Should you squeeze or relax your glutes in cobra pose?


Cobra Pose in Yoga

Dubai 100hr Hatha Yoga Teacher Training in February 2017 by Kreg Weiss

Question by Yoga student:
Should you squeeze or relax your glutes in cobra? I had a couple of teachers say to squeeze in classes and that jams my low back. When they are relaxed I can go deeper into the pose. What is the correct cue, please?

Answered by Kreg Weiss:
Here’s what I’ve been able to ‘gather’ for the pros and cons to the glute squeeze

cue in cobra pose.

Pros (reason for doing the glute squeeze):
*Engagement of the gluteus maximus drives hip extension that generates a posterior pelvic tilt. This cue is usually aimed at helping people reduce negative compression of the lumbar spine as many people overextend (by default) into their lower back in cobra pose. The posterior tilt of the pelvis draws the lumbar spine out of its’ lordotic curve and requires the backbend to be distributed more up into the thoracic region.

Cons (a variety of perspectives):
*Engagement of the gluteus maximus (particularly the upper fibres) tends to also lead to external rotation of the hip/thigh since those fibres attach to the fascia lines of the TFL. This promotes improper engagement patterns of the gluteus maximus in other poses like bridge, warrior 3, and drop backs.
*The gluteus maximus partially interconnects with the sacrum – some believe glut engagement can place ‘jamming’ stresses into the SI joint.
*Some believe that excessive engagement of the gluts (and an overly exaggerated posterior tilt) can send too much of the back bend into the thoracic spine leading to compressive stress higher up the spine.

Overall, there is no right way to do cobra pose.

Some people have less space between their spinous processes of the vertebrae of the lumbar region. A pelvic tilt is beneficial to most people – how much all depends on the individual. For me, knowing that glut engagement poses potential issues, I prefer to generate the pelvic tilt with the abdominal muscles instead – this generates an eccentric activation of the abdominals (lengthening while contracting, thus a great functional way to train the core). So, I typically cue people to work from the belly to protect the back lines and yes, I, ask people to relax the gluts.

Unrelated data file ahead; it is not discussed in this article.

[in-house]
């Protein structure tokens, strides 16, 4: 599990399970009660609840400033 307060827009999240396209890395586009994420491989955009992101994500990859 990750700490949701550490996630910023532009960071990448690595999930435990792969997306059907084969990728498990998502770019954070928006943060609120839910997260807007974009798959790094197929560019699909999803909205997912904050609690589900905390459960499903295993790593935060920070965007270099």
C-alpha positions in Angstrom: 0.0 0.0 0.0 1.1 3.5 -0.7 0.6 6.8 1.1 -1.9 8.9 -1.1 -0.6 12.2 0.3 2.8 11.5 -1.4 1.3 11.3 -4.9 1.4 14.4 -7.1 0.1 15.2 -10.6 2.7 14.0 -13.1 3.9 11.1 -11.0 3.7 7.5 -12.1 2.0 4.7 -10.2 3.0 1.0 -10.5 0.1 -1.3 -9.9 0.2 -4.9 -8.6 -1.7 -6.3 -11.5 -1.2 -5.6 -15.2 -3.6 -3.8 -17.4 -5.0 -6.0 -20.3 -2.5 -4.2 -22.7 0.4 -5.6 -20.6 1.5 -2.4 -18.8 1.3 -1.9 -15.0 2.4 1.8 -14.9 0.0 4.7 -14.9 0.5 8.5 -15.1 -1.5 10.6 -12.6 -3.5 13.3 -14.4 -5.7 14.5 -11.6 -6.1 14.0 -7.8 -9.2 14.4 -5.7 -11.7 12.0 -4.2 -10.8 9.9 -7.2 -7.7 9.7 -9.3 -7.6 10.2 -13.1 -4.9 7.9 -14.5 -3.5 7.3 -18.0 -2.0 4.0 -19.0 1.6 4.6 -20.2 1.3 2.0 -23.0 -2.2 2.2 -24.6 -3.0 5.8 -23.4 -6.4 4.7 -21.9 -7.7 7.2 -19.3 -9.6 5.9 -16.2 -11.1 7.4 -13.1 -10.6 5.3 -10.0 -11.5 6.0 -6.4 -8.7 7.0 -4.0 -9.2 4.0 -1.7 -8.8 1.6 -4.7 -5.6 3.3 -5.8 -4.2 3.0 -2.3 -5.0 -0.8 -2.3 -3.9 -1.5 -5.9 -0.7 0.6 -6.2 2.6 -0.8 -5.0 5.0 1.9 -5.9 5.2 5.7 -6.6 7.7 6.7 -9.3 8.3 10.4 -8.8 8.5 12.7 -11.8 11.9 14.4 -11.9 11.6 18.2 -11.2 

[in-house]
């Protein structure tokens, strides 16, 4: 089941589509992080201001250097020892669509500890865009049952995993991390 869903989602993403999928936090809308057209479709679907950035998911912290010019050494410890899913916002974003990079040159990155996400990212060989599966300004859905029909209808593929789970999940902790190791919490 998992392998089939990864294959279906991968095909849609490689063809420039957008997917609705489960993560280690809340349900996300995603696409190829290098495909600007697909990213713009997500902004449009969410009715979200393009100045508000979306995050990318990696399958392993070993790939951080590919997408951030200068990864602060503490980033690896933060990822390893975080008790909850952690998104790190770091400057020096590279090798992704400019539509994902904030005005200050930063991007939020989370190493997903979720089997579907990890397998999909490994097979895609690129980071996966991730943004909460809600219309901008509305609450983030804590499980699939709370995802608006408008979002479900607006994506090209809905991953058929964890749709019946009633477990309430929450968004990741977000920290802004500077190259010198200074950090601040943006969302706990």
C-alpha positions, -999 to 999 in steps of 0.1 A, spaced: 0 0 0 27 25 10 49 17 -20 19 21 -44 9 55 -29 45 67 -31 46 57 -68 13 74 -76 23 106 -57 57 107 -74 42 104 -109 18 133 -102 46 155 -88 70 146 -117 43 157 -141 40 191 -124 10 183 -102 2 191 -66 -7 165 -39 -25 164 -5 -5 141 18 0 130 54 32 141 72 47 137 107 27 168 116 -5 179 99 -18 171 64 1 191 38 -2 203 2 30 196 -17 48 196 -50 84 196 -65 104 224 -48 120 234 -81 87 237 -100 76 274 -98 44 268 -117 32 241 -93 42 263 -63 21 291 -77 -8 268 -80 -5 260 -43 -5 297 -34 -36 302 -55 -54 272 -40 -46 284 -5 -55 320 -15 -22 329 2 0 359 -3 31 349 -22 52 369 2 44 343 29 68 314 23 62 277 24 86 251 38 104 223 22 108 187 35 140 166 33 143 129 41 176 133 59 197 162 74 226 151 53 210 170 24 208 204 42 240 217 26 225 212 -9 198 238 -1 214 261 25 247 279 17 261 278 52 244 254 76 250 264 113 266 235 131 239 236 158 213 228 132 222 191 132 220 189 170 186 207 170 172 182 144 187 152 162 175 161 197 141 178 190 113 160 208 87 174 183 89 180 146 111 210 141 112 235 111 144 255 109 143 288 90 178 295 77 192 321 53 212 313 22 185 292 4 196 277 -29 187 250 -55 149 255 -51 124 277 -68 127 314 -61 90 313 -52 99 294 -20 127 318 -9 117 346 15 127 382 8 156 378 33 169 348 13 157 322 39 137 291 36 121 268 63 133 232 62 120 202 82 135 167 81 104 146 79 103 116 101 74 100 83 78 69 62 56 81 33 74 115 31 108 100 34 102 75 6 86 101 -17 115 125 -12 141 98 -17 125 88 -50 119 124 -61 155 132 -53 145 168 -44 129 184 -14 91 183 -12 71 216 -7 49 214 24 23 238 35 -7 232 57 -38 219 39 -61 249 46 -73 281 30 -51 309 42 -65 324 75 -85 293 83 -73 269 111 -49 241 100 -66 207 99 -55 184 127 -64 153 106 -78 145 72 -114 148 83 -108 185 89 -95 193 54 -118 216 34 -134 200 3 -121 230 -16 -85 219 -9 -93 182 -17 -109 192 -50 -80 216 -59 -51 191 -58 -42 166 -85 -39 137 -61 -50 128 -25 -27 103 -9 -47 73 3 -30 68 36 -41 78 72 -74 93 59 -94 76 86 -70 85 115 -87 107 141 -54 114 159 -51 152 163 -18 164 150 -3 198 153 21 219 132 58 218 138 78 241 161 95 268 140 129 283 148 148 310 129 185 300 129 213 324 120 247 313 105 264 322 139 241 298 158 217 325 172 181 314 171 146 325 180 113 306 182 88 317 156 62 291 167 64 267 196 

What is fundamental is that we teach our students to embrace their structural variability. Ask people to recognize all sensations and the relationship that they are having with those sensations. Encourage people to stay low in their cobra at first and appreciate if this degree of the pose is ideal – they will acquire great benefits just lifting the trunk a couple inches off the ground. If the students wish to rise higher, remind them to play with different degrees of pelvic tilts (via the abdominals) and to always come back to the reason of being in the pose – not for performance or aesthetics, but to acquire a balance of functional strength, stability, and space. There are no set alignment cues for any pose – as long as we know why and how to do these cues (what is the anatomy and biomechanics behind them) and how they may or may not apply to different body types, we are then more empowered to be unique and exploratory. When this approach sets in, our vocabulary and conversation as teachers become immensely different and more authentic.

100hr Hatha Yoga Teacher Training in Dubai by Kreg Weiss


“I really enjoyed my training with Kreg and each of them brought some interesting perspectives to my current practice. As soon as I enter the room I felt relax, at ease and ready to explore Kreg’s practice.. It was such a great feeling. What I really liked about these sessions was the connection I had to my body during the practice, to the postures and the way we worked on the transition between postures. Each transition allowed me to go deeper into the stretch, pushing boundaries without hurting my body. It was almost like the body was expanding as we were going through the sequences. I also had on both evenings of the sessions a very good energy. Thank you for this experience and I hope we will have more to come!  ” K.M

“First of all I would like to thank you for these amazing breathtaking wow-days and all the knowledge you gave us. I found out about my body anatomy, how the bones, muscles and joints move under my skin and how they influence one another. Now I know how to bend forward safely for my spine and being “Bendy Wendy” is not always good. And not everyone can be as flexible as another. If one side of my body can do more than the other I should stop where the other side stops, without pushing my body. I can now explain how to safely move into Downward Dog, plank, dancing cat and how to specific muscles in these poses. I now know so much more! I love the mudras and pranayama and will integrate them in my daily practice.  Your approach to teaching is so unique and beautiful!” Daria Issina